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Synthesis, characterization, and reactivity of volatile compounds for materials applications

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Title: Synthesis, characterization, and reactivity of volatile compounds for materials applications
Author(s): Bellott, Brian J.
Director of Research: Girolami, Gregory S.
Doctoral Committee Chair(s): Girolami, Gregory S.
Doctoral Committee Member(s): Shapley, Patricia A.; White, M. Christina; Murphy, Catherine J.
Department / Program: Chemistry
Discipline: Chemistry
Degree Granting Institution: University of Illinois at Urbana-Champaign
Degree: Ph.D.
Genre: Dissertation
Subject(s): Copper Boron Aluminum
Abstract: Elemental boron is a highly attractive fuel for propellants and explosives, but in order to increase the rate of energy release during the combustion of boron and make it a more attractive fuel for propellants and explosives, it is advantageous to prepare it in a nanoparticlulate form. Boron nanoparticles were prepared by gas phase pyrolysis of decaborane. The particles are >97 % boron and free of hydrogen as judged by combustion analysis. Typical recovered yields are 40 %. In order to incorporate nanoparticles into larger assemblies and to stabilize them for long term storage under ambient conditions, it is desirable to functionalize their surfaces. Treatment of the boron nanoparticles with a ~6 mol percent benzene solution of XeF2 (a convenient fluorinating agent), yields boron particles whose surfaces are fluoride terminated. Thermogravimetric analyses (TGA) conducted in pure oxygen show that surface fluorination of the boron nanoparticle causes an increase in the onset temperature of oxidation and increases the overall yield of oxidation products. High energy nanomaterials such as nanothermites and Al nanoparticles have been a topic of increasing research for applications as propellants and explosives. It is well known that a strong correlation often exists between the energy density of a nanomaterial and its sensitivity; a related issue is that nanoparticles are strongly driven to agglomerate and densify, owing to their relatively high surface free energies. One approach to addressing these problems is to passivate the nanomaterials by functionalizing their surfaces. In 2005, Higa and co-workers claimed that treatment of aluminum particles with solutions of transition metal acetylacetonate (acac) complexes resulted in the deposition of a uniform coat of the zerovalent transition metal that stabilized the nanoparticle toward oxidation. We find that treatment of aluminum nanoparticles with transition metal acac complexes yields aluminum particles decorated with discrete transition metal nanocrystals and does not result in a core-shell structure. Powder X-ray diffraction and scanning transmission electron microscopy (STEM) analysis of the particles reveals the nanocrystals vary in size depending on the transition metal. For platinum a narrow size distribution of small nanocrystals (1-3 nm) decorate the surface of the aluminum particles whereas for gold a broad size distribution of nanocrystals (2-70 nm) decorate the surface. In order to explore the preparation of new types of copper alkene complexes for CVD and ALD applications, we have investigated the structures and metal-alkene binding studies of copper(I) triflate of three chelating tri-alkenes: the cis,cis,trans (cct), cis,trans,trans (ctt), and trans,trans,trans (ttt) isomers of 1,5,9-cyclododecatriene (cdt). The X-ray crystal structures show that, in all three compounds, the triflate ligand and all three C=C double bonds of the triene are bound to the copper center, which adopts a distorted tetrahedral coordination geometry. Competitive binding studies in toluene show that free energy of the copper ctt complex is lowest, and that the free energies of the ttt and cct isomers are higher by 0.3 and 3.7 ± 0.1 kcal mol-1, respectively. For the ttt and cct isomers, binding to the metal is attended by conformational changes that increase the conformational energy of the ring; this increase is a penalty that destabilizes the resulting copper complexes relative to that of the ctt isomer.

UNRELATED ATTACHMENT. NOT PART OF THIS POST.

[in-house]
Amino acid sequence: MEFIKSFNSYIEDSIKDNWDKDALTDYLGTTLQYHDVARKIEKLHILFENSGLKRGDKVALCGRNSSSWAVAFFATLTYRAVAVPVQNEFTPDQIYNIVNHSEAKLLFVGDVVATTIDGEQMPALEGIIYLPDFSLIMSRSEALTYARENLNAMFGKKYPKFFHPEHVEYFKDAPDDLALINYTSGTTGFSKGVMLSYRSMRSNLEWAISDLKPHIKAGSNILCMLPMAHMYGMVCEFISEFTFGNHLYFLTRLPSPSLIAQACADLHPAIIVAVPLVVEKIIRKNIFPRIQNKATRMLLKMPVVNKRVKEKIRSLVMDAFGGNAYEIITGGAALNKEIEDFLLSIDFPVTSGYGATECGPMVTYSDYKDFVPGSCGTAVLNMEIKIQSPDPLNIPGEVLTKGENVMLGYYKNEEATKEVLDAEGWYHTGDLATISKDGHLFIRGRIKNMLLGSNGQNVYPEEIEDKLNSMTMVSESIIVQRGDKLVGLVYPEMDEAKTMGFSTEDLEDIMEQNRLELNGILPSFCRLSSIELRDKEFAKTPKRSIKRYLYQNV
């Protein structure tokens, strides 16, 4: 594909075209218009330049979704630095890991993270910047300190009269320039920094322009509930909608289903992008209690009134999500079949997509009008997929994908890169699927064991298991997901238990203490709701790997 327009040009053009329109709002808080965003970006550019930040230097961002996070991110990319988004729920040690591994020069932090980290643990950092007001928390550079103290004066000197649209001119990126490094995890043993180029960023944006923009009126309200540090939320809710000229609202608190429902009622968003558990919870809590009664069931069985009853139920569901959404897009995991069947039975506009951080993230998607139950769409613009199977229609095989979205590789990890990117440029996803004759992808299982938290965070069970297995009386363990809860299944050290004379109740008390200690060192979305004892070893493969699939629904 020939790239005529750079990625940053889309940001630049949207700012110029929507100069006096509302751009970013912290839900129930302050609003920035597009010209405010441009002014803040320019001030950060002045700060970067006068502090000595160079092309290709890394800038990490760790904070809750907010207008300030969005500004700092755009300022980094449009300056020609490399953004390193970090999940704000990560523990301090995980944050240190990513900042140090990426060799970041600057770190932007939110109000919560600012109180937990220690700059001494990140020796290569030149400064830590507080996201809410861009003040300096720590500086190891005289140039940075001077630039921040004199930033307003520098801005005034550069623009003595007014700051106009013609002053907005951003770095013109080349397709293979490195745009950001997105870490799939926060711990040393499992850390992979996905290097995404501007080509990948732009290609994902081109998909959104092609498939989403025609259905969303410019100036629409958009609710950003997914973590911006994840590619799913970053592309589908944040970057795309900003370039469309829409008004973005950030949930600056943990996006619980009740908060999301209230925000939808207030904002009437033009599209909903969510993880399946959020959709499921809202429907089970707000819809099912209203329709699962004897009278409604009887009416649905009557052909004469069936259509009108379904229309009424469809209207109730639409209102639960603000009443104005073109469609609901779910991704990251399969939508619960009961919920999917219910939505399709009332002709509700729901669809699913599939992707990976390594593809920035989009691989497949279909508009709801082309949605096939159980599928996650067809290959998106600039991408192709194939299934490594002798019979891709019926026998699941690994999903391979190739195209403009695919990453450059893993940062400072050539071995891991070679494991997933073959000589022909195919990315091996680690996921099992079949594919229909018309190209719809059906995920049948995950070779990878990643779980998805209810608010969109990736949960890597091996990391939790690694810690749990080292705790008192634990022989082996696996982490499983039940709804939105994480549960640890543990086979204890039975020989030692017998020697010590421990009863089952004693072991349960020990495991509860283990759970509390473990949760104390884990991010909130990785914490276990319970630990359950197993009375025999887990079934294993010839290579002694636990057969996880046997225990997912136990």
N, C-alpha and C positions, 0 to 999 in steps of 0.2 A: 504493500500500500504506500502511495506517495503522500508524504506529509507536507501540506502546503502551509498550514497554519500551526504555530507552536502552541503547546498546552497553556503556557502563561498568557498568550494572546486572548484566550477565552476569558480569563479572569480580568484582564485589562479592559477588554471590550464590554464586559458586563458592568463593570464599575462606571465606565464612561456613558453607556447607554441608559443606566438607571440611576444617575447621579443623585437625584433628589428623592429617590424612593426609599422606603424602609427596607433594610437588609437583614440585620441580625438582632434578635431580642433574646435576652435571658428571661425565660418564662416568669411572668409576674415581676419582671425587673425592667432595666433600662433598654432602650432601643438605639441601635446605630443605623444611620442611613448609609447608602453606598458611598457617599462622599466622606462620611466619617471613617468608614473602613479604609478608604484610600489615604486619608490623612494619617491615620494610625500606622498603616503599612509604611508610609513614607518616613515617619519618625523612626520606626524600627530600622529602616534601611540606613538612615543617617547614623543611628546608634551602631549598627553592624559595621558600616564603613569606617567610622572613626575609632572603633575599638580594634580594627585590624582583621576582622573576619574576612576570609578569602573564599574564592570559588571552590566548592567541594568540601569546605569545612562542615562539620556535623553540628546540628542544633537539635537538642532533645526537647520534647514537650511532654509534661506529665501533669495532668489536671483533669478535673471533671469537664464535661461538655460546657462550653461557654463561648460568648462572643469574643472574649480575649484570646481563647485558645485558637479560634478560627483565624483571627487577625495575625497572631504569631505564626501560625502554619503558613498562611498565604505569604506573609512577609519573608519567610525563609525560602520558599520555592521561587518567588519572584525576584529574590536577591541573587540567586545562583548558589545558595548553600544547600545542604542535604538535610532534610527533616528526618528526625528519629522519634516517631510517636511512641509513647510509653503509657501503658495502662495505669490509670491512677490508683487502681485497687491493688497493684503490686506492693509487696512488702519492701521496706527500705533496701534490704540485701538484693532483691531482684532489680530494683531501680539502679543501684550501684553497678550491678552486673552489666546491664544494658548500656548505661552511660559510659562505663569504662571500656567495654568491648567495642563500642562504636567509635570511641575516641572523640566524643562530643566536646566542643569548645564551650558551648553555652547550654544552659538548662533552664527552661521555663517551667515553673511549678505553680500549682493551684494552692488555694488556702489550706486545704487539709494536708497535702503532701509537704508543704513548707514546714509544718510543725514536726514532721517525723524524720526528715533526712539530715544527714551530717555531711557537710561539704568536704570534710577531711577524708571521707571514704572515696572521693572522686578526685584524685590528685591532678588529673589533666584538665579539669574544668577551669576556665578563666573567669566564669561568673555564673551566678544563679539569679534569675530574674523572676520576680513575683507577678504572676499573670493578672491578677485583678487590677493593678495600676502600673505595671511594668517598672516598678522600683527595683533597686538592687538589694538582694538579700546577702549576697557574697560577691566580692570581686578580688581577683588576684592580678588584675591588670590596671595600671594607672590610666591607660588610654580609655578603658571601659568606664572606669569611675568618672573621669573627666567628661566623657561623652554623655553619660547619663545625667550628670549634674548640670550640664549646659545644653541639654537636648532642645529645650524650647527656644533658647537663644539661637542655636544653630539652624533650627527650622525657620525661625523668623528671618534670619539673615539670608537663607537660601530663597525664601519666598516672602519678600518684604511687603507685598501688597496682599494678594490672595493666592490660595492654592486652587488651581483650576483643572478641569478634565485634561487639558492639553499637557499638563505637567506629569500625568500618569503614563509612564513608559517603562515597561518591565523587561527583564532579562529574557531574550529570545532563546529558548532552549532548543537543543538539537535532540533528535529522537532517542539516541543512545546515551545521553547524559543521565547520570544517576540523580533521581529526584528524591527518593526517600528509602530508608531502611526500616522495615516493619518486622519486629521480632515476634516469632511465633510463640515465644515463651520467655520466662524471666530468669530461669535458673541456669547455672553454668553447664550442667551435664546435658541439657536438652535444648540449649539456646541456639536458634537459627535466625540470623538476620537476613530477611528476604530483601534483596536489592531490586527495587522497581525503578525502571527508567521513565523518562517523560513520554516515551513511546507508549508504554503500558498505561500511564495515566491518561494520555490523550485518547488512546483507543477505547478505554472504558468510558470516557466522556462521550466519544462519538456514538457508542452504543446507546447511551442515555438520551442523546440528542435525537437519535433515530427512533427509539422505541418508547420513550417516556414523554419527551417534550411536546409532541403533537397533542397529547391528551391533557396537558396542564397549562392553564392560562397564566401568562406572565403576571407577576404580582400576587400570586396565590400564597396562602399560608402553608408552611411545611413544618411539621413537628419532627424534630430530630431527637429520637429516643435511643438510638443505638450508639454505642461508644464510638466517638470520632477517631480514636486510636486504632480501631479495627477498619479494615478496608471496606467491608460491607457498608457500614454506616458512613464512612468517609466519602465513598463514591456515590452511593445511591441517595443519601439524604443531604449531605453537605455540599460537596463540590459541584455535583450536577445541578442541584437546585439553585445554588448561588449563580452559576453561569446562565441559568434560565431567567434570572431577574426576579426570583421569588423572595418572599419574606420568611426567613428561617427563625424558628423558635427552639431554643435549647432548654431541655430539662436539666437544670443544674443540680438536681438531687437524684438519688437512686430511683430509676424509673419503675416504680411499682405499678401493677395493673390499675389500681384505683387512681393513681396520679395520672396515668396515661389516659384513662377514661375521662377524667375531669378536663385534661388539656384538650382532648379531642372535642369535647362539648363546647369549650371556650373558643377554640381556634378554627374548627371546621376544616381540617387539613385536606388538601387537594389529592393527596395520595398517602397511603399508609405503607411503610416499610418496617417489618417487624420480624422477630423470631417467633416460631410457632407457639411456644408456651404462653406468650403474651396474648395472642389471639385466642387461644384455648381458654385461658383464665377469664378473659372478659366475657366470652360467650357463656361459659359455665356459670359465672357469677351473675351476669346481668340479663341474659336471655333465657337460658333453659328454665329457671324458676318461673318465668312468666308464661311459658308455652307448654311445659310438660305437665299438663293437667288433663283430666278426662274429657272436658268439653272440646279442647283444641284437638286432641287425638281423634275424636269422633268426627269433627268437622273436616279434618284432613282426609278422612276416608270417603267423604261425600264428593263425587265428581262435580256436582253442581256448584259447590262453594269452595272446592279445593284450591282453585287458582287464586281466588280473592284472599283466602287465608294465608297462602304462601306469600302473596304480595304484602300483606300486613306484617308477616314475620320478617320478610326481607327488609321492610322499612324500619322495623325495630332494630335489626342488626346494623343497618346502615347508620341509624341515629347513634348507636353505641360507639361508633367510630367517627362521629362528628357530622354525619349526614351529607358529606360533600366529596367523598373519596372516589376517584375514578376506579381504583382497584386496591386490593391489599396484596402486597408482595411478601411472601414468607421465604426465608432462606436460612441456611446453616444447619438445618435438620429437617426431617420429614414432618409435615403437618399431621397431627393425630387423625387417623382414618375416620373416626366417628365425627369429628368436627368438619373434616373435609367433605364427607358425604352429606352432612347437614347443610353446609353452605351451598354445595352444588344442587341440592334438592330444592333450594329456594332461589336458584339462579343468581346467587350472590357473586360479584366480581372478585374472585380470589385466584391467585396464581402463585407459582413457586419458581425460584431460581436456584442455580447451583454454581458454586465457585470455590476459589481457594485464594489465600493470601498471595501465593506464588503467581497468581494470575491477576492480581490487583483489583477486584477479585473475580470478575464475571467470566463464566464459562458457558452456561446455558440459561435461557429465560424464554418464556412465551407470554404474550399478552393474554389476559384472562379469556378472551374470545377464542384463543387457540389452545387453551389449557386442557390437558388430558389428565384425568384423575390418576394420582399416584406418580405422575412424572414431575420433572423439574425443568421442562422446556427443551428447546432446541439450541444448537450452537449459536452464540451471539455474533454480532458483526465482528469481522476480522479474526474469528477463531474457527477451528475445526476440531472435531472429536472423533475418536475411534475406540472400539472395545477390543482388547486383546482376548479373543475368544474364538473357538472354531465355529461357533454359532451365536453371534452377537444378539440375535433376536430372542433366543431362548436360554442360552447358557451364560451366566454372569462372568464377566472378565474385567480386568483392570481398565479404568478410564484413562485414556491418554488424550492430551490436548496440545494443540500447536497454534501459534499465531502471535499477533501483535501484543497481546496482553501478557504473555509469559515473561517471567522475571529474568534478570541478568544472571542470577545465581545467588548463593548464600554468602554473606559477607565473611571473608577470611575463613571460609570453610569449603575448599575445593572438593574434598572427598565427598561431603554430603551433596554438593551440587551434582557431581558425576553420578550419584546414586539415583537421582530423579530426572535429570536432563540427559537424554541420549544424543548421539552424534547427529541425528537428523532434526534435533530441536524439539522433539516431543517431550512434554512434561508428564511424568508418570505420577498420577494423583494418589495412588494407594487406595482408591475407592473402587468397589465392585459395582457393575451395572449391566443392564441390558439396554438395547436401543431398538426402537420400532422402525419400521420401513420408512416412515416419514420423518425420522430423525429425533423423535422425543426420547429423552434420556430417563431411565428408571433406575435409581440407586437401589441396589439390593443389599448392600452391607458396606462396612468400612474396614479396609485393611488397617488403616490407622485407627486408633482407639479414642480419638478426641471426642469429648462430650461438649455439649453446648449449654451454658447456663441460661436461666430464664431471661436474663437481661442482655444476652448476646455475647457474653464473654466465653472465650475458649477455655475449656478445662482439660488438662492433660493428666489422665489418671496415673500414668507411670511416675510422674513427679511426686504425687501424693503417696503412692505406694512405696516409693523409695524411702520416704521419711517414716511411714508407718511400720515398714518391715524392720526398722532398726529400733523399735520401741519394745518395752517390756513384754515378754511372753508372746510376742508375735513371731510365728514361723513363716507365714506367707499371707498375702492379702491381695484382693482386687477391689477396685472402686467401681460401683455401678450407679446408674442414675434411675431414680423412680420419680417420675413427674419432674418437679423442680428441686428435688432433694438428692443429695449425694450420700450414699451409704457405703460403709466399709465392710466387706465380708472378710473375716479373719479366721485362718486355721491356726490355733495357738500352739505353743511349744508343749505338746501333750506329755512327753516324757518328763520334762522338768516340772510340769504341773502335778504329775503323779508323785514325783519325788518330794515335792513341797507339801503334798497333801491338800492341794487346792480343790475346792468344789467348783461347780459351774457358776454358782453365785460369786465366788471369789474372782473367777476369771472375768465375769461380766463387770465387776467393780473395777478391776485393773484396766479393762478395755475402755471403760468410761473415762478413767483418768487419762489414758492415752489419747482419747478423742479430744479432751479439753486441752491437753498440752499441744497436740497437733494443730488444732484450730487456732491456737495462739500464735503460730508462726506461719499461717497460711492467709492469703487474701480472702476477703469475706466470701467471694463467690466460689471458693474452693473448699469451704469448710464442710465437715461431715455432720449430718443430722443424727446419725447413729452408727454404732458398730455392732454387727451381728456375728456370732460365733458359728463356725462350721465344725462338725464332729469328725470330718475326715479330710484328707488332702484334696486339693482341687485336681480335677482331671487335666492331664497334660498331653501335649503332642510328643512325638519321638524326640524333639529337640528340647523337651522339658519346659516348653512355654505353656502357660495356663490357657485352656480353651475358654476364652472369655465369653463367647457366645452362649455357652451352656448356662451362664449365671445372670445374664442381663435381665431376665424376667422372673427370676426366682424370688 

Issue Date: 2010-08-31
URI: http://hdl.handle.net/2142/17065
Rights Information: Copyright 2010 Brian J. Bellott
Date Available in IDEALS: 2010-08-31
2012-09-07
Date Deposited: 2010-08
 

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